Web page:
Research Remix (a project organized by the Digital Media Center at Johns Hopkins University) is “a series of events designed to bring together artists and designers with scientific researchers in order to promote interdisciplinary collaboration and develop compelling new projects.”
This project was completed in collaboration with Kiara Eldred at Johnston and Hattar Labs, Johns Hopkins University (Robert J. Johnston Jr., P.I.) and based upon data derived from her research into “Stochastic Human Opsin Choice.”
The result of this collaboration is a series of 360 scratch off tickets demonstrating the two working hypotheses for retina cone fate.
In speaking with Kiara about the research, it was her interest in chance and randomness that struck me. The distribution of cone cells and the decision on how they develop in the human eye comes from a random biological choice. She expressed that there are many random choices in human development but the retina has two distinct random choices (with 3 potential outcomes). If we can understand how this seemingly random choice happens in an isolated system like the eye, then perhaps we can better understand more extensive random choices throughout the body.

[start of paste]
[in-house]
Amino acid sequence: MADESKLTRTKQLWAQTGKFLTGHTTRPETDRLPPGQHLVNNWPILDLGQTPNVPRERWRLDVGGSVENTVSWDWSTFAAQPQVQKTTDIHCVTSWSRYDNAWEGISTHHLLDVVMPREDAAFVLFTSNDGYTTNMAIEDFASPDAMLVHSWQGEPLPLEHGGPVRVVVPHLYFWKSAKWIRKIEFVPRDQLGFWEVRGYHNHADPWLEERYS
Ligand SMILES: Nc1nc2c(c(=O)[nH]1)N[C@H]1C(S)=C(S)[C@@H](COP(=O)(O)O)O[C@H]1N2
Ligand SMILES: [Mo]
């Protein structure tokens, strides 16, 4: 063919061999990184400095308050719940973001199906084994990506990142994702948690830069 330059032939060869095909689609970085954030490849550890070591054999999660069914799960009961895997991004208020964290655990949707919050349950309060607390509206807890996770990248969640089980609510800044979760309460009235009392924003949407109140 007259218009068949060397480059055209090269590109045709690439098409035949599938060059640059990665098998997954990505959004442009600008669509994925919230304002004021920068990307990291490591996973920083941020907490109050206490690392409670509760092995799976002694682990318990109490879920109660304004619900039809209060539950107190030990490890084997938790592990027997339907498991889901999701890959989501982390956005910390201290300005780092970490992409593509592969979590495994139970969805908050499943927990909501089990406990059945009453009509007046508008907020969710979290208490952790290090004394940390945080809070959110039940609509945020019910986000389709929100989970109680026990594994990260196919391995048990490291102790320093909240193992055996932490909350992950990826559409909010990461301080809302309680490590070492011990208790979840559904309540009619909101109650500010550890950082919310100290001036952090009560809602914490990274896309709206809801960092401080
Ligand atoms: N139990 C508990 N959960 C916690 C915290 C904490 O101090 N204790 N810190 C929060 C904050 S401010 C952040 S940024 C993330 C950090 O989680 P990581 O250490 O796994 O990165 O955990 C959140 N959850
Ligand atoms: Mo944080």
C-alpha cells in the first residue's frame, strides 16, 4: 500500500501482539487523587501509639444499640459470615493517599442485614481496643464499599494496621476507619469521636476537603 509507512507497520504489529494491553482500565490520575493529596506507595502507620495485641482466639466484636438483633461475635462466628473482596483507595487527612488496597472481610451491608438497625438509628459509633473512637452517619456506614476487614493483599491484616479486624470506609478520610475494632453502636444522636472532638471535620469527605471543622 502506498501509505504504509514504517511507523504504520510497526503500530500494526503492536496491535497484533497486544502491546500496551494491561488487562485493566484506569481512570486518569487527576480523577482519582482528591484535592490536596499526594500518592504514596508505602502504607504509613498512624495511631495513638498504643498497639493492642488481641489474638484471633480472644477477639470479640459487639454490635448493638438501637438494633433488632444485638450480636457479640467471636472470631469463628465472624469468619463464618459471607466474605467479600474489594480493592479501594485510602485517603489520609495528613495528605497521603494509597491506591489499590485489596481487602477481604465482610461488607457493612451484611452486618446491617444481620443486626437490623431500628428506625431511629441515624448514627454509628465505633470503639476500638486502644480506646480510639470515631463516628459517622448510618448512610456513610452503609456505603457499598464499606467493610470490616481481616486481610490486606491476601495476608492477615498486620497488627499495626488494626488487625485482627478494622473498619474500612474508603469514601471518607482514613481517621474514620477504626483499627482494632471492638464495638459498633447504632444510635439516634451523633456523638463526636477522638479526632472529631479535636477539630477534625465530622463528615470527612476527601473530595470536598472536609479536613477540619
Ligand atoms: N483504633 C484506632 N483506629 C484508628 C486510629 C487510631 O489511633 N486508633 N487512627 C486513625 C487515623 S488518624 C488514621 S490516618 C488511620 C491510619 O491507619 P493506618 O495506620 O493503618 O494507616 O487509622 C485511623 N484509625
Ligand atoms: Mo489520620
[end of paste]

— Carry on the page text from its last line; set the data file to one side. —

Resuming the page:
Throughout my work, I choose to demonstrate processes. It is not the individual tickets, but the entirety of the series that comprises this work – mirroring the duration of growth and data recorded in her research. The viewers act as the catalyst for the random expression of a cone by scratching off the hidden portions of a ticket, helping to develop the retina, thereby becoming the process of opsin choice and cone fate themselves.
The choice to produce 360 tickets comes from the duration of development of the retina as explained in Kiara’s research. Of those 360 tickets, the first 129 all present the message “No Opsin” in both games since it was not until after 129 days of growth that the retinas showed evidence of a cone opsin protein.
The first game on the scratch off ticket explores the Transcription Factor Hypothesis. If a transcription factor protein is present, then cones develop to be sensitive to long wavelengths of light (red light) and medium wavelengths of light (green light). If no transcription factor protein is present, then the cones develop to be sensitive to short wavelengths of light (blue light).
If a transcription factor is present in the first hypothesis, then it is bound to a Locus Control Region on the DNA. Depending on which gene the Locus Control Region and the transcription factor loops to, either the green or the red opsin will be expressed and the cell will develop into a Green cone or a Red cone. If a “Transcription Factor” is found in Game 1, then Game 2 (The LCR Looping Hypothesis) will reveal either a green or red cone. If a blue cone was found in game 1, then the cone fate has already been set and Game 2 will state that Blue Opsin had already been expressed.